Pirrama Park is a 1.8ha park in one of Sydney's major inner city residential and commercial suburbs. After much political wrangling the site of the former Water Police Headquarters was given over to be public land and ASPECT Studios and Hill Thalis Architecture worked together in designing the landscape and architecture involved in the project, which was completed and opened in 2009. The park incorporate play and bbq areas, cafe and amenities, a look out, a sheltered bay, ferry jetty, water board walk, sculptural pole and water garden as well as a range of intimate and larger variable use open spaces and incidental seating.
Located in on the edge of residential/commercial of Pyrmont in Sydney, but surrounded by predominantly residential, but only connected to its urban context at the south end, due to the cliff face on the east (although a stair does run to residential developments on the cliff top) and the foreshore parkland on the north. The major architectural intervention occurs at the southern point, both mediating between the park and the main urban connection as well as the major level change that occurs at this point of the site.
The park connects in the greater urban context by way of the promenade connecting to the Sydney Harbour Foreshore Walk, as well as the ferry connection that occurs between the park and the main CBD.
Prior to this development the site was a massive concrete slab, used for car and boat parking after the Water Police Headquarters was relocated to this end, the park is a massive improvement in the natural context allowing the site to breath and incorporating various water sustainability initiatives including detention tanks and stormwater processing. Alongside these included but largely unseen initiatives is the inclusion of the water and nature playground that allows for children (and adults no doubt!) to interact physically with the landscape
Movement and Connections
Primary paths street and run down the centre of the park with a web of diagonal secondary paths connecting these two parallel paths as well as a secondary path following the waterline. These secondary paths mediate between and stitch the many and varied 'outdoor rooms' that are created by subtle level and material changes.
Order and Objects
Much of the order of the park is defined by the circulation paths, with the trees tending to border these defined spaces creating a sense of enclosure to these' outdoor rooms.'
Some of these 'rooms' have a a more defined program and incorporate objects accordingly such as the childrens play area and pole garden.
While public art is incorporated, it is more by way of sculptural architectural elements such as the look out and the shade structures, rather than dedicated artworks, although the potential for further integration of artworks exist.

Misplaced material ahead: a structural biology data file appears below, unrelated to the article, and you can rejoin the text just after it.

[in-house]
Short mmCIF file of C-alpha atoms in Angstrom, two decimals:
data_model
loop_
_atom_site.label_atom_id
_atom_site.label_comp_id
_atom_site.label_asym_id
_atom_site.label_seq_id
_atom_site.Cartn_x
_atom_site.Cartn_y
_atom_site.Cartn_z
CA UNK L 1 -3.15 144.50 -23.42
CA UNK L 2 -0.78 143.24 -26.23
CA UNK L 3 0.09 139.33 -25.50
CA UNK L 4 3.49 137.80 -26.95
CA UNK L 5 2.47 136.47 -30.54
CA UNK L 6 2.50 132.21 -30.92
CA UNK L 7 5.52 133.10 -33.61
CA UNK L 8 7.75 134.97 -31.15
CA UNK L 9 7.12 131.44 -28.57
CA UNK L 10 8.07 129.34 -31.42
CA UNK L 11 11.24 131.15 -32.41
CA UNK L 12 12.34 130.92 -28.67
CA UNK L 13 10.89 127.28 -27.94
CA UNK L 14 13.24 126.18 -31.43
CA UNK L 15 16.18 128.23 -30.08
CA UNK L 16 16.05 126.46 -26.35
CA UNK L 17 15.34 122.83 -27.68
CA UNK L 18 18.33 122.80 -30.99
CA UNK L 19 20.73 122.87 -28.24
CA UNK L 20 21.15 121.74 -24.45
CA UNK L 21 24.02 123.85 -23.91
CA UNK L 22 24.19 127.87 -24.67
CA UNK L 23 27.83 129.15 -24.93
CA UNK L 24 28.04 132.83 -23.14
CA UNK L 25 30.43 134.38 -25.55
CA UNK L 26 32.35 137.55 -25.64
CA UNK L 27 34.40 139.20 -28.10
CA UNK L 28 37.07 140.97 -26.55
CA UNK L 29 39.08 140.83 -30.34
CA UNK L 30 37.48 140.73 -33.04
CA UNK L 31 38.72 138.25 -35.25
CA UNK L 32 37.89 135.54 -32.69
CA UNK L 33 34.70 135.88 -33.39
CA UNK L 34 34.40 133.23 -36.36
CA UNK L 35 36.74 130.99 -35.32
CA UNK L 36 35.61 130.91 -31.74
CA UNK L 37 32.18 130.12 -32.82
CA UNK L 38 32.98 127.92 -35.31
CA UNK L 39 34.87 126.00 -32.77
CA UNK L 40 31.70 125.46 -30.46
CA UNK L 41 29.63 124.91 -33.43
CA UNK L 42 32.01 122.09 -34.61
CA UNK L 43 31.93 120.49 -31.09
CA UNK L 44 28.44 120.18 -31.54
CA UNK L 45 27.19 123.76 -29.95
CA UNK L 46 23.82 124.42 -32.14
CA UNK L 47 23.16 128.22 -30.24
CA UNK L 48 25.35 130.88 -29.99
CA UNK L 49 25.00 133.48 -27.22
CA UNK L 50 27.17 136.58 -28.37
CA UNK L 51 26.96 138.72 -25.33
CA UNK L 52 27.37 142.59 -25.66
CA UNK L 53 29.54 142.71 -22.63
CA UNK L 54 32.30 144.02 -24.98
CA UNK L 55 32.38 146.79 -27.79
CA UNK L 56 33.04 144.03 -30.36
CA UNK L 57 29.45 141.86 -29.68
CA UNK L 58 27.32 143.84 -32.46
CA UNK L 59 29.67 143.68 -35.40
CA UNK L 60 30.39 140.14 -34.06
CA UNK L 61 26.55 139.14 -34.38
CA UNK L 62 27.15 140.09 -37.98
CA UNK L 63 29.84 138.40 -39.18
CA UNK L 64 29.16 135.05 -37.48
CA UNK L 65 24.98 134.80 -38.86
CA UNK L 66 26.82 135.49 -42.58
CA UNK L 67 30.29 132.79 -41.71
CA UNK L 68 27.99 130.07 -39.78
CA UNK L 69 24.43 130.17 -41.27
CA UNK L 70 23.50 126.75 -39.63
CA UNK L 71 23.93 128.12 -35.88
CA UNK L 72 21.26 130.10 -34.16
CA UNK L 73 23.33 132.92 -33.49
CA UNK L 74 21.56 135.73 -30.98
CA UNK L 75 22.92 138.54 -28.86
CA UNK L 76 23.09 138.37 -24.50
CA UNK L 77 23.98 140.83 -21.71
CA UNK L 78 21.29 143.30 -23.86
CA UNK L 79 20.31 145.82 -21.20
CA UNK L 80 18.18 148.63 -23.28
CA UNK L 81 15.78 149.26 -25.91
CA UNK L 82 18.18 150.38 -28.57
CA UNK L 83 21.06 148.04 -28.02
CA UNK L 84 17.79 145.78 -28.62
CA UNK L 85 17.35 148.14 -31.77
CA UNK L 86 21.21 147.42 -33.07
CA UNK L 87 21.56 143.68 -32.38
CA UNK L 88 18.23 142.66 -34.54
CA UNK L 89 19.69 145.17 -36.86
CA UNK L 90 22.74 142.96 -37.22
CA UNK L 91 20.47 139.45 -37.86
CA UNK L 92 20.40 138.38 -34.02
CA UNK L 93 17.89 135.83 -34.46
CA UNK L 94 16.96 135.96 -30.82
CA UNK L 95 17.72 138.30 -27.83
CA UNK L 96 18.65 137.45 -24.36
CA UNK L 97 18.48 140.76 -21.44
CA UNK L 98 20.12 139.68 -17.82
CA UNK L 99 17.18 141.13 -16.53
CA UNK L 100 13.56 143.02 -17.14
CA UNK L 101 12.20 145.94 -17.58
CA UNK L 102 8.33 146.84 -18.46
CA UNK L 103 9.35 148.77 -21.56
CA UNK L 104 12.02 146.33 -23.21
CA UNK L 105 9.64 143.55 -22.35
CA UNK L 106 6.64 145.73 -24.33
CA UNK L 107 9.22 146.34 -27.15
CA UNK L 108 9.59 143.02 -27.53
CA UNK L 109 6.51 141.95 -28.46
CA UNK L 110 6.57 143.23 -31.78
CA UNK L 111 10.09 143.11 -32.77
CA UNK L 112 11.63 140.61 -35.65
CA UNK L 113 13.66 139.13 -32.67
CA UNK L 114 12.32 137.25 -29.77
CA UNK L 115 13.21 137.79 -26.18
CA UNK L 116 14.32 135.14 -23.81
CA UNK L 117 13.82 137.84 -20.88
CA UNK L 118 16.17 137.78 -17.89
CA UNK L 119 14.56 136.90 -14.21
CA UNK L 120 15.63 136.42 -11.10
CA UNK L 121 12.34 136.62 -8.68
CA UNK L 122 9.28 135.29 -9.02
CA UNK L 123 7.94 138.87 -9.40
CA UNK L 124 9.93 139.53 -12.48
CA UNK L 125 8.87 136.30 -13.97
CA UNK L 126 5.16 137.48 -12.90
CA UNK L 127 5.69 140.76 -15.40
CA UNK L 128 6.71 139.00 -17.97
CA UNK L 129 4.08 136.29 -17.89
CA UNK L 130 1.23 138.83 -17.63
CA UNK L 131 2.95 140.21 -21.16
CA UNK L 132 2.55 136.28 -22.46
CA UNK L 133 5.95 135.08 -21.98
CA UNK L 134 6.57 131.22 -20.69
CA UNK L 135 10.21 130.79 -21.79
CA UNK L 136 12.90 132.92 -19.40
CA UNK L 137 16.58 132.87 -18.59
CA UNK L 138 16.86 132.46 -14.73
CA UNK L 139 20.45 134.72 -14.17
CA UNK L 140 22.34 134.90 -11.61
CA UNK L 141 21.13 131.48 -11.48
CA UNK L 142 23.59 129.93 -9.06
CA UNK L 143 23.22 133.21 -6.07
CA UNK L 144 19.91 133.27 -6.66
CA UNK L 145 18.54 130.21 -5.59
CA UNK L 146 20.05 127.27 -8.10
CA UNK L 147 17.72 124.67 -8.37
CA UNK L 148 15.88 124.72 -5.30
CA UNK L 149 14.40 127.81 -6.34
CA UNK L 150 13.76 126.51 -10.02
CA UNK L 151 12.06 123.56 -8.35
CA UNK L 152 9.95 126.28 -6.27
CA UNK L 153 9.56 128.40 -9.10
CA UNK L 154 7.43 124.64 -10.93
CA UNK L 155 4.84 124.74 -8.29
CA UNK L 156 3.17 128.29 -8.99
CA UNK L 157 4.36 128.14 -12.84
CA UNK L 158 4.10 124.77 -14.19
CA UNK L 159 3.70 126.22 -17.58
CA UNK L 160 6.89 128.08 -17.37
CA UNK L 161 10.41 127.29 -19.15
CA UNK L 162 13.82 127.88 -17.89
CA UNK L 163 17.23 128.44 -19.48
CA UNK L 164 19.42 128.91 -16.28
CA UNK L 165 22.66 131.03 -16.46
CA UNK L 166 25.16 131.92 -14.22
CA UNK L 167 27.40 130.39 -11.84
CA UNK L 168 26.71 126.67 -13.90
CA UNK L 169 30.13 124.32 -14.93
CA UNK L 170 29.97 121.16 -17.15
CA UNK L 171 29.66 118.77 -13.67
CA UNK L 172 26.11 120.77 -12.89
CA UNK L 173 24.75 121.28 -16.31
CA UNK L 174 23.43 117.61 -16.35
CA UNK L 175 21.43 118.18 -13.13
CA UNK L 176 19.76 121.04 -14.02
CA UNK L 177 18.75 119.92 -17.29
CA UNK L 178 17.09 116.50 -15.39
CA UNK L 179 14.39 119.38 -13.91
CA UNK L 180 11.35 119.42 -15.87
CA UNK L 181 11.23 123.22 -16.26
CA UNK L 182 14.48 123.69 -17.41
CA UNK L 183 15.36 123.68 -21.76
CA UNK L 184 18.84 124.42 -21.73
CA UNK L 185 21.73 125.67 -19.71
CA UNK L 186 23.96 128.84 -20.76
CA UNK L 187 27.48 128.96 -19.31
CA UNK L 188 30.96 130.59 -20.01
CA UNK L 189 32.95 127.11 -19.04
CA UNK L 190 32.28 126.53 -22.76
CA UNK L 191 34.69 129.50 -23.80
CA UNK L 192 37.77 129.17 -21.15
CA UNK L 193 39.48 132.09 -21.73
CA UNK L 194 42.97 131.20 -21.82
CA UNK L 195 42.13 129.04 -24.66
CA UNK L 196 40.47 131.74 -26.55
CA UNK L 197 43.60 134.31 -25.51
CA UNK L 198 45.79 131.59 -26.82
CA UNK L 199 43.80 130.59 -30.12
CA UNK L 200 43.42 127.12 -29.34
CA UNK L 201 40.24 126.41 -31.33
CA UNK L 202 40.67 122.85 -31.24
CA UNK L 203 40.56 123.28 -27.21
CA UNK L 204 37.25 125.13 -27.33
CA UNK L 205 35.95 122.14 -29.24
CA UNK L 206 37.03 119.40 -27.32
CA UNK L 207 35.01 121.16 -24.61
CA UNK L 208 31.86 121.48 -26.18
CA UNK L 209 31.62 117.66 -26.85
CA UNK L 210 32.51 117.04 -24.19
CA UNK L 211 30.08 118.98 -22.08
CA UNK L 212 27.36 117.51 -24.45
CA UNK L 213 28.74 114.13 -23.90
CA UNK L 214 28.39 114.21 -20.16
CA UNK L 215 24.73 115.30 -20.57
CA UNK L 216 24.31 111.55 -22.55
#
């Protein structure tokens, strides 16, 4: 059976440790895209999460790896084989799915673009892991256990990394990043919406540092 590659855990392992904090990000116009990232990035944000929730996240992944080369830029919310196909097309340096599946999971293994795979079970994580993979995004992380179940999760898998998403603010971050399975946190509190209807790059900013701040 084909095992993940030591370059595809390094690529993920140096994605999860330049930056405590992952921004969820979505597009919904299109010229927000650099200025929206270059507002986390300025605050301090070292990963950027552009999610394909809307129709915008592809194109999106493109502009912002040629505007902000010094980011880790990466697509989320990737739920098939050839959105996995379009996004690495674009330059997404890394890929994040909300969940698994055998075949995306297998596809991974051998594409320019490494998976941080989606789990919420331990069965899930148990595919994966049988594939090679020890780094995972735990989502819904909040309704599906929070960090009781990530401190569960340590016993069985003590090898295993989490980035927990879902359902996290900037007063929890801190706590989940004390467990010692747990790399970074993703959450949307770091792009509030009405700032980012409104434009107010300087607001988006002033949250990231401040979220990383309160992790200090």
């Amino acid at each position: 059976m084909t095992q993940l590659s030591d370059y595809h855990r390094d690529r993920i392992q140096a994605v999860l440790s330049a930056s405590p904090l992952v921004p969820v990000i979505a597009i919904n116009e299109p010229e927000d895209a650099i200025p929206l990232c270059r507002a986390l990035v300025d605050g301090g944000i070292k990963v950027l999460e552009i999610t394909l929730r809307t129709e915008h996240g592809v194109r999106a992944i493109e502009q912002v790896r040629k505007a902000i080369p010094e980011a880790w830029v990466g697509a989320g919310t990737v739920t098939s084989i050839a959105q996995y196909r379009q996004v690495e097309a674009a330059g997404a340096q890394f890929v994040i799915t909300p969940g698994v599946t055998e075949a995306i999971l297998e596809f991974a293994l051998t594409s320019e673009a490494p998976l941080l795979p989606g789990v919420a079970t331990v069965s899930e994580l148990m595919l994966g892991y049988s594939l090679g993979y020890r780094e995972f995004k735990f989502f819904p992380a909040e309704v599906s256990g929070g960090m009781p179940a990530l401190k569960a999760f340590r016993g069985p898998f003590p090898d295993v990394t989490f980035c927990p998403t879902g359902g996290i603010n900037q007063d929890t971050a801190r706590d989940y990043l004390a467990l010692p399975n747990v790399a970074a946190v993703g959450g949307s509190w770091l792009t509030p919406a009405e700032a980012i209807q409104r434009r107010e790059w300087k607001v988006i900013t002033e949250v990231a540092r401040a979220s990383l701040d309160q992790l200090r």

No major ground manipulation occur with the natural topography of the site being relatively flat except at the southern end, where a sharp level change occurs. Here a cafe and toilet block are inserted ,mediating not only between the level change but also between the parkland and the city which connects with the park at this southern point.
Varying levels are introduced with subtle topographic changes and platforms in as a means of giving definition to the various 'outdoor rooms' and creating different characteristics for each.
Light, Colour, Texture
The location of the park results in high levels of sunlight through most of the day with little overshadowing from the context. Trees, shade structures and some sculptural elements provide the only means by which the quality and effect of light within the space is variable.
The material palette is subtle with the predominant materials being concrete, timber, grass and paving, with much of the vegetation carrying the subtle tones of natives. These materials are varied in quality in different locations providing different qualities to each of the defined spaces of the park.
The board walk over the water on the north and west side of the park, create an obvious dialogue with the harbour environment, and included with this is a jetty that enables a connection to other parts of the harbour via the water for water taxis and ferries, engaging the public in this park with more than simply the immediate water context but also the greater context of Sydney Harbour.
More uniquely the sheltered bay that has been inserted into the park where land was previously reclaimed, provides a water amphitheatre, and location for potential swimming, but more specifically allows for awareness and experience of the natural tidal movements of water, revealing words carved into the seating at different times of the day as well as revealing the more natural waters edge. Steps down into this bay allow for both visual and physical interaction and contemplation of the harbour that gives so much character to Sydney.
Relevance to Bank Street Boat Park
Pirrama Park is firstly of importance to study as it forms part of the larger Sydney Harbour Foreshore Walk of which Bank Street will also be a part of, and thus needs to be considered and responded to in some way within the Bank Street proposal.
Pirrama Park also provides examples of both active and passive interactions with the water and displays the importance in allowing for both visual and physical connections as well as the portraying the natural characteristics of water, its movement over time and necessity for life.